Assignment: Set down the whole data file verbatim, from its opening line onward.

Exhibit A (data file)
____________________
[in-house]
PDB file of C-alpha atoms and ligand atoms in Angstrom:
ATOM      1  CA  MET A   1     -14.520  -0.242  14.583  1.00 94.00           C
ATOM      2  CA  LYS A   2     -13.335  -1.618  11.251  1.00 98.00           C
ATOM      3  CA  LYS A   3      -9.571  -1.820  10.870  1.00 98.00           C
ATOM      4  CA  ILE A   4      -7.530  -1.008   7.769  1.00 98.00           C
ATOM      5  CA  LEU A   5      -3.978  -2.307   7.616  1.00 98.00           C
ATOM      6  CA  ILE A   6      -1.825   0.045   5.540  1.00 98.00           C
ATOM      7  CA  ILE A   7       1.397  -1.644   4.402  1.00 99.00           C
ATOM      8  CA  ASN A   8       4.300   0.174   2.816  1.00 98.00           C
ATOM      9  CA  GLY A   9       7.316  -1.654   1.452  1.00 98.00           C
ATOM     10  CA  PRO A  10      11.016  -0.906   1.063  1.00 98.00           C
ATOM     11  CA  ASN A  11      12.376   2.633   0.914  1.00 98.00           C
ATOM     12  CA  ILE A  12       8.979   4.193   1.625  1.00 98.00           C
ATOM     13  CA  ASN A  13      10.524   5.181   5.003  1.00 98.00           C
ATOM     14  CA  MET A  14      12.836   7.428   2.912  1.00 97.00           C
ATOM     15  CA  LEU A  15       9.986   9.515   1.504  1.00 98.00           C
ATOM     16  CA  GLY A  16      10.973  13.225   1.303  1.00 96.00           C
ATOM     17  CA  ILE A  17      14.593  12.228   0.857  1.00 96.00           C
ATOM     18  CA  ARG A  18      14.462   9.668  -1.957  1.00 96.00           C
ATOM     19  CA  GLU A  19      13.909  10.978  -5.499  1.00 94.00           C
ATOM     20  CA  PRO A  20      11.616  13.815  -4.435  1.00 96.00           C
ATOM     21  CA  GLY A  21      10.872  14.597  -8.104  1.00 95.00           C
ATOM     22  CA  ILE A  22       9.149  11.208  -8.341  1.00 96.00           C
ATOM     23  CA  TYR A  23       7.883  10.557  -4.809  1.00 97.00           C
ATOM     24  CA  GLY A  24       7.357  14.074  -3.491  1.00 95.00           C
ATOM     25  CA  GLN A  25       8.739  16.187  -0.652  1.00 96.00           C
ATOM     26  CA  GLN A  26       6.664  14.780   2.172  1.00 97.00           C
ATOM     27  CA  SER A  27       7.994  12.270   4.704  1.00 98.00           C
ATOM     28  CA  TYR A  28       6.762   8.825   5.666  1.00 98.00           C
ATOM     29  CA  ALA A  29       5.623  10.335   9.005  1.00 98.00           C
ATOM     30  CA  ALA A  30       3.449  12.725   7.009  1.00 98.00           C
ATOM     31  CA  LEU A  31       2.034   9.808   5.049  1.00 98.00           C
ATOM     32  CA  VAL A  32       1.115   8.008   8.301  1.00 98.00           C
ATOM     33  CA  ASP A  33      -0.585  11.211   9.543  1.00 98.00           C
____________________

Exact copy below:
[in-house]
PDB file of C-alpha atoms and ligand atoms in Angstrom:
ATOM      1  CA  MET A   1     -14.520  -0.242  14.583  1.00 94.00           C
ATOM      2  CA  LYS A   2     -13.335  -1.618  11.251  1.00 98.00           C
ATOM      3  CA  LYS A   3      -9.571  -1.820  10.870  1.00 98.00           C
ATOM      4  CA  ILE A   4      -7.530  -1.008   7.769  1.00 98.00           C
ATOM      5  CA  LEU A   5      -3.978  -2.307   7.616  1.00 98.00           C
ATOM      6  CA  ILE A   6      -1.825   0.045   5.540  1.00 98.00           C
ATOM      7  CA  ILE A   7       1.397  -1.644   4.402  1.00 99.00           C
ATOM      8  CA  ASN A   8       4.300   0.174   2.816  1.00 98.00           C
ATOM      9  CA  GLY A   9       7.316  -1.654   1.452  1.00 98.00           C
ATOM     10  CA  PRO A  10      11.016  -0.906   1.063  1.00 98.00           C
ATOM     11  CA  ASN A  11      12.376   2.633   0.914  1.00 98.00           C
ATOM     12  CA  ILE A  12       8.979   4.193   1.625  1.00 98.00           C
ATOM     13  CA  ASN A  13      10.524   5.181   5.003  1.00 98.00           C
ATOM     14  CA  MET A  14      12.836   7.428   2.912  1.00 97.00           C
ATOM     15  CA  LEU A  15       9.986   9.515   1.504  1.00 98.00           C
ATOM     16  CA  GLY A  16      10.973  13.225   1.303  1.00 96.00           C
ATOM     17  CA  ILE A  17      14.593  12.228   0.857  1.00 96.00           C
ATOM     18  CA  ARG A  18      14.462   9.668  -1.957  1.00 96.00           C
ATOM     19  CA  GLU A  19      13.909  10.978  -5.499  1.00 94.00           C
ATOM     20  CA  PRO A  20      11.616  13.815  -4.435  1.00 96.00           C
ATOM     21  CA  GLY A  21      10.872  14.597  -8.104  1.00 95.00           C
ATOM     22  CA  ILE A  22       9.149  11.208  -8.341  1.00 96.00           C
ATOM     23  CA  TYR A  23       7.883  10.557  -4.809  1.00 97.00           C
ATOM     24  CA  GLY A  24       7.357  14.074  -3.491  1.00 95.00           C
ATOM     25  CA  GLN A  25       8.739  16.187  -0.652  1.00 96.00           C
ATOM     26  CA  GLN A  26       6.664  14.780   2.172  1.00 97.00           C
ATOM     27  CA  SER A  27       7.994  12.270   4.704  1.00 98.00           C
ATOM     28  CA  TYR A  28       6.762   8.825   5.666  1.00 98.00           C
ATOM     29  CA  ALA A  29       5.623  10.335   9.005  1.00 98.00           C
ATOM     30  CA  ALA A  30       3.449  12.725   7.009  1.00 98.00           C
ATOM     31  CA  LEU A  31       2.034   9.808   5.049  1.00 98.00           C
ATOM     32  CA  VAL A  32       1.115   8.008   8.301  1.00 98.00           C
ATOM     33  CA  ASP A  33      -0.585  11.211   9.543  1.00 98.00           C